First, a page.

I first went to the 9000 building to get my hair cut at the Tonsorial Parlor in the building and then went with friends to the Playboy Club in 1965. I loved everything I saw ! What a Great time the 60′s were !

  • Judi Mooney McQuoid says:

    Went to the Playboy Club with a date in 1971. We wnt upstairs to a private dining room and sat across the table from Shelley Winters. The entertainment was great, wish I could remeber the singer’s name. The food was outstanding! Thanks Mike, I had a great evening.

  • RJ says:

    The club was closed on Sundays for private parties. That is were you saw the celebrities. I attended Magic Johnson’s birthday party there on a Sunday just after he arrived to play with the Lakers. Good times at the PBC….I still have my card and posted it on FB…

  • Prentiss M Davis says:

    I joined the Los Angeles Playboy Club about 1971 and remained a member for about ten years. It was a great place to take a date and later my wife and always an excellent experience. When I joined I was about 28 and I don’t recall seeing a lot of older men as some claim but with the dress code you sure saw a lot of beautiful people including celebrities of both sexes. The cynics of today simply don’t know what they missed; a world where style and good taste still mattered. There was a lot of competition in LA for your entertainment dollar and I probably gave up my membership mostly because of the long drive to the club from my home in Newport Beach.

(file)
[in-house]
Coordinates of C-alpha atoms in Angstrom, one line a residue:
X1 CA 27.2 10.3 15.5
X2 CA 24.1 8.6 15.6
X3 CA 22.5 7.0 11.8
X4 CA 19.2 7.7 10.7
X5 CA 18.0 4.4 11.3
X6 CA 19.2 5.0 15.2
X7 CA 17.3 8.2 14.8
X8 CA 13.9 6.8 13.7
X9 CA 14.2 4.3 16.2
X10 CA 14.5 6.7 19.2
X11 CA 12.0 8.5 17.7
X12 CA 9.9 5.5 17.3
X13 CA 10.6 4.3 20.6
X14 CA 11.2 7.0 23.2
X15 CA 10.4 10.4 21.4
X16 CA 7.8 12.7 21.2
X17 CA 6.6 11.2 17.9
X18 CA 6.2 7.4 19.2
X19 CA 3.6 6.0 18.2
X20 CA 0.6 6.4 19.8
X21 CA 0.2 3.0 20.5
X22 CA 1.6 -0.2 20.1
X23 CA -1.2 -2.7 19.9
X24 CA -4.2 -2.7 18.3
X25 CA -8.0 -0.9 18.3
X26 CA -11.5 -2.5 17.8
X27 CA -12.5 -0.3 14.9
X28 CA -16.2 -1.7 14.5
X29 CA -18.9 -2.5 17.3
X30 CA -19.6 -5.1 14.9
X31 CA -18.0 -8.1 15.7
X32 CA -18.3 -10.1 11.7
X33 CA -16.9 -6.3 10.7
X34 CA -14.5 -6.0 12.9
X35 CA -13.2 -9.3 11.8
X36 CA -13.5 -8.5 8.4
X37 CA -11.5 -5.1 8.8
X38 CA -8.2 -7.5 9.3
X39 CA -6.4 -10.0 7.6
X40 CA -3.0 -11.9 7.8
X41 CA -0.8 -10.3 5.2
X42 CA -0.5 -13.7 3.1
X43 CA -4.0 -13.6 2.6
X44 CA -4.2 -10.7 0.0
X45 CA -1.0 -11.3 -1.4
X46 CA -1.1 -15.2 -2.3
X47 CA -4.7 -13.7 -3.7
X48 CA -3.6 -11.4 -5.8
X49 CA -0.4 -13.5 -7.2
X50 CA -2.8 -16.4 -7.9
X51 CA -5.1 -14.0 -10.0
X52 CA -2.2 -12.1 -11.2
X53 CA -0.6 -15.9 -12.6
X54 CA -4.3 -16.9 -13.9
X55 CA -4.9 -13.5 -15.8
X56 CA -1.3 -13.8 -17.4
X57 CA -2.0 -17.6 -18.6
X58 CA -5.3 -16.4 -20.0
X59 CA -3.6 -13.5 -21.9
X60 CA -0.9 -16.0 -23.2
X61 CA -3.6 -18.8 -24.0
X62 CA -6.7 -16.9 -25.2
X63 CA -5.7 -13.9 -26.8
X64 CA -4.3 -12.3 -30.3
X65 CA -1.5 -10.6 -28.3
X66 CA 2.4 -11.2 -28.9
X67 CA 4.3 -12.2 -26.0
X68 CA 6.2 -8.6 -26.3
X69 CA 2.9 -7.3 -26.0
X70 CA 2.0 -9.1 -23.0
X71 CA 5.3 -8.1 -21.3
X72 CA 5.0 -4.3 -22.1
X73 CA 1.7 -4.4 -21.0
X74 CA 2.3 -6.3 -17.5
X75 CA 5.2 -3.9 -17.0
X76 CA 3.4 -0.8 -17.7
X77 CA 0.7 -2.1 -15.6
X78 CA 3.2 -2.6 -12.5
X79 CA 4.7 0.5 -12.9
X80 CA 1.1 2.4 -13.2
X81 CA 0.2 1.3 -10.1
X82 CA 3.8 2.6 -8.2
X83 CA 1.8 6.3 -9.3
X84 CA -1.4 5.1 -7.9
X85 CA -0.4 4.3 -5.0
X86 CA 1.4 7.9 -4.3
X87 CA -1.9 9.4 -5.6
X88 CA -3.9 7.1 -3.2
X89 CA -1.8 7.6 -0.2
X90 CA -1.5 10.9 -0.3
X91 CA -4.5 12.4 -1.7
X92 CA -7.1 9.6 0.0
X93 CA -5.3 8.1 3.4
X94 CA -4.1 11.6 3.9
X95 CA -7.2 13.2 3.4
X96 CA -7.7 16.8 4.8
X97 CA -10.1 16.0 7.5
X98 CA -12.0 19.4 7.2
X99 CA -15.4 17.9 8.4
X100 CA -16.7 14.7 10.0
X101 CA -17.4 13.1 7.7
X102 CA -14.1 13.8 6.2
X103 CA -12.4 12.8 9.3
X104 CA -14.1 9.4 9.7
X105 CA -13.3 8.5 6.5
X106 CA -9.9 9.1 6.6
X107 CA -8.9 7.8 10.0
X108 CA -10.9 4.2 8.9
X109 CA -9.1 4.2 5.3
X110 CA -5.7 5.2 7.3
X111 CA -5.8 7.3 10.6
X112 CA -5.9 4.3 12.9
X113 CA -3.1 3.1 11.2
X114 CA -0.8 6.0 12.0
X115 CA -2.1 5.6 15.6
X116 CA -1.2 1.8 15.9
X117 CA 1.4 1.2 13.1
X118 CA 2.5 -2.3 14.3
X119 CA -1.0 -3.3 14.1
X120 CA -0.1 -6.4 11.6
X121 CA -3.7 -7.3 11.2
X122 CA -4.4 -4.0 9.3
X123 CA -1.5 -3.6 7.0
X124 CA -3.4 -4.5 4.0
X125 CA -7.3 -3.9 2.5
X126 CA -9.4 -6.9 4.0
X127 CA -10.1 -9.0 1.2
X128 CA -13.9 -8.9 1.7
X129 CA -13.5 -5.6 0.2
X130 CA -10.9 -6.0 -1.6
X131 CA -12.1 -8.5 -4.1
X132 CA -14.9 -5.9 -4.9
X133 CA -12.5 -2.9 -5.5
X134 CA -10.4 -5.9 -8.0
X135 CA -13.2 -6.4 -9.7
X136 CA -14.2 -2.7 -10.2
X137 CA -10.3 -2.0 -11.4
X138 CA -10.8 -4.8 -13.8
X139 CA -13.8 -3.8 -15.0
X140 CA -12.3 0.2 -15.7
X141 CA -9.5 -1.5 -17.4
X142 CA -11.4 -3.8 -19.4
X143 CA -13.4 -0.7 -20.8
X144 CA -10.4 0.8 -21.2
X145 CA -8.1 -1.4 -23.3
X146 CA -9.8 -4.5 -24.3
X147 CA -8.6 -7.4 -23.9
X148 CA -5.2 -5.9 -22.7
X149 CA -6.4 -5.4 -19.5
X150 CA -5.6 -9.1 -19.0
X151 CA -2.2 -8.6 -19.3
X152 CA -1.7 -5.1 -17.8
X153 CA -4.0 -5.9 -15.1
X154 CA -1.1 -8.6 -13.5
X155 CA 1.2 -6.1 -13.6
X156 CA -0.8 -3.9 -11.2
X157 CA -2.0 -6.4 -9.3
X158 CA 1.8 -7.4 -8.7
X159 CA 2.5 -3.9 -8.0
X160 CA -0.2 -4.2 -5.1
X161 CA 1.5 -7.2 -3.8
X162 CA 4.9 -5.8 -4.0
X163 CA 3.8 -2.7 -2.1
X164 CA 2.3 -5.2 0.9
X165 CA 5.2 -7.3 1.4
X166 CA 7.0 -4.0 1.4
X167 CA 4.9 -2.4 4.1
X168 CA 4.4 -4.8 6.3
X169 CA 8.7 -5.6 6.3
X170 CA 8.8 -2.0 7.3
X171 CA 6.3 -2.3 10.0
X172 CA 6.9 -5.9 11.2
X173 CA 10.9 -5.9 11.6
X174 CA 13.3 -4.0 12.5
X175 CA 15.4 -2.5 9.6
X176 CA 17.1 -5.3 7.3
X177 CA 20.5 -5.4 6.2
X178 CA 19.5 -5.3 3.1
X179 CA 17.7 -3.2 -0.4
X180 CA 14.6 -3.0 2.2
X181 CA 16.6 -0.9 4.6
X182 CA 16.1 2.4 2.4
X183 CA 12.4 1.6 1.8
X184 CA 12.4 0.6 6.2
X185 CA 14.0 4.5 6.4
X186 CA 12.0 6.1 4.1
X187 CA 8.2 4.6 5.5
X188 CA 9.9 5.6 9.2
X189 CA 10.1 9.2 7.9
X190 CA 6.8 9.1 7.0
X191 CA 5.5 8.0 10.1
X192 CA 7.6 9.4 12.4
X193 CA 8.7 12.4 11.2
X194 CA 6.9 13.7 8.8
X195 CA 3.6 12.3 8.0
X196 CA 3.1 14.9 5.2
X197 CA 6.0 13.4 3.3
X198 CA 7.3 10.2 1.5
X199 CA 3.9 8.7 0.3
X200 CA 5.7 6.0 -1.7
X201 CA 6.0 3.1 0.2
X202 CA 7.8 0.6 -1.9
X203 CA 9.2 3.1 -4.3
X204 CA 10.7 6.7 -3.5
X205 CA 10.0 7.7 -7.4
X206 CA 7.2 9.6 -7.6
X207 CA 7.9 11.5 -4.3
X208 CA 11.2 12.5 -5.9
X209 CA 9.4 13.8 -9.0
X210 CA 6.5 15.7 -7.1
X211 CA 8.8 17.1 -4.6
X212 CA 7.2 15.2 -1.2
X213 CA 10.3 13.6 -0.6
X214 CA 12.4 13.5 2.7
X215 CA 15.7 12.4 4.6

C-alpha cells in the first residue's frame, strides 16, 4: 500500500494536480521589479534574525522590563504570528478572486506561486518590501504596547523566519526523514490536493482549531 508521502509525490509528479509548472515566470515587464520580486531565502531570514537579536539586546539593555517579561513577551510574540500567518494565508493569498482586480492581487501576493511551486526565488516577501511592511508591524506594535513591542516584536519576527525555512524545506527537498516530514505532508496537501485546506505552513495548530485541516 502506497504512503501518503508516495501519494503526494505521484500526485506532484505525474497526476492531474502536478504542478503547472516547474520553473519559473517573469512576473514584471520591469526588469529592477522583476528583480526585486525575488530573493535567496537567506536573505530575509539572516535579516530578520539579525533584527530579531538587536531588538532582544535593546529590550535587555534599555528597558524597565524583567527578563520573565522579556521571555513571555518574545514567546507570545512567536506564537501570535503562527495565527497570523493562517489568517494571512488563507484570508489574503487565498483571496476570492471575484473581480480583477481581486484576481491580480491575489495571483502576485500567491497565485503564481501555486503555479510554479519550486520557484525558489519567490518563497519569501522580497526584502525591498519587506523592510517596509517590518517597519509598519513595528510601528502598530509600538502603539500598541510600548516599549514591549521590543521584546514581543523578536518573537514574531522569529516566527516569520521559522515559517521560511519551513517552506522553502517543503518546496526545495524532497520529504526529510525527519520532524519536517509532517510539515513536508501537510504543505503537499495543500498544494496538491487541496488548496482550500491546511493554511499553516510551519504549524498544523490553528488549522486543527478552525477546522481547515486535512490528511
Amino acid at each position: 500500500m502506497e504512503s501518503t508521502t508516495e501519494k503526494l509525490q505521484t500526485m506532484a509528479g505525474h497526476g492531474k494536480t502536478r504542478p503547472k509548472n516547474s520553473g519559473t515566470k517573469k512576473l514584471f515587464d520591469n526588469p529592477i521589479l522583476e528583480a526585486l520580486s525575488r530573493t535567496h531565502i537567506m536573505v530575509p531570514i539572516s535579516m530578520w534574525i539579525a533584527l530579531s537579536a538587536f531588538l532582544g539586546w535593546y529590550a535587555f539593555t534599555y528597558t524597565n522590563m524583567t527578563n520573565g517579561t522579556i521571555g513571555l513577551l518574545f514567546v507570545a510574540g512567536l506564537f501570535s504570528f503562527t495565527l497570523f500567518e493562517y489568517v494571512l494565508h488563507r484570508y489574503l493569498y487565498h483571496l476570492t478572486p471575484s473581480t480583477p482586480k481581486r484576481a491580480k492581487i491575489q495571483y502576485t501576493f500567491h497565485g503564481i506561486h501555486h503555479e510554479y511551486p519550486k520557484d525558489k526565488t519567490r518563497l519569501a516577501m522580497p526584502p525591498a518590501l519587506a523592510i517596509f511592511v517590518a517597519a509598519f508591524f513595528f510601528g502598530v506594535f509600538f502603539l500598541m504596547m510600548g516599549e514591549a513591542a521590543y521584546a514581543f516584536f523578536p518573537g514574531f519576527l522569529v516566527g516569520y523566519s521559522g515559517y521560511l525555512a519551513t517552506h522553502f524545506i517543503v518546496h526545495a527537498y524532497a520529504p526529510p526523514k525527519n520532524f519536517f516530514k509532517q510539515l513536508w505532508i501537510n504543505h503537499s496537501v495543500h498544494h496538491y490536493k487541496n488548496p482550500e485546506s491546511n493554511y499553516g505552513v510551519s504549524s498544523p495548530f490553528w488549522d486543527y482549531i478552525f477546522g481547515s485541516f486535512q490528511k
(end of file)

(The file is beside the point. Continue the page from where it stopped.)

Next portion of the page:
I recall tossing my membership card about 20 years ago and kick myself for doing so.

  • John Hindsill says:

    I belonged to PBC for several years in the mid-60s (is that really fifty years ago!), and generally went only at the end of the month. I got paid once a month, and before the next paycheck I was sans funds so out came the key. One Saturday I was discretely informed that my account was overdue and I would have to make other arrangements for paying that night. Fortunately my friend put our entire bill on his key.

    It took about three weeks to convince the the manager that a mistake had been made. This occurred during the transition from key (which I still have) to plastic card (which I don’t). He was very good about tracing the supposed charge to another member.

    The one thing I remember was having the key got me dates with a lot of young women, including Mary my bank teller.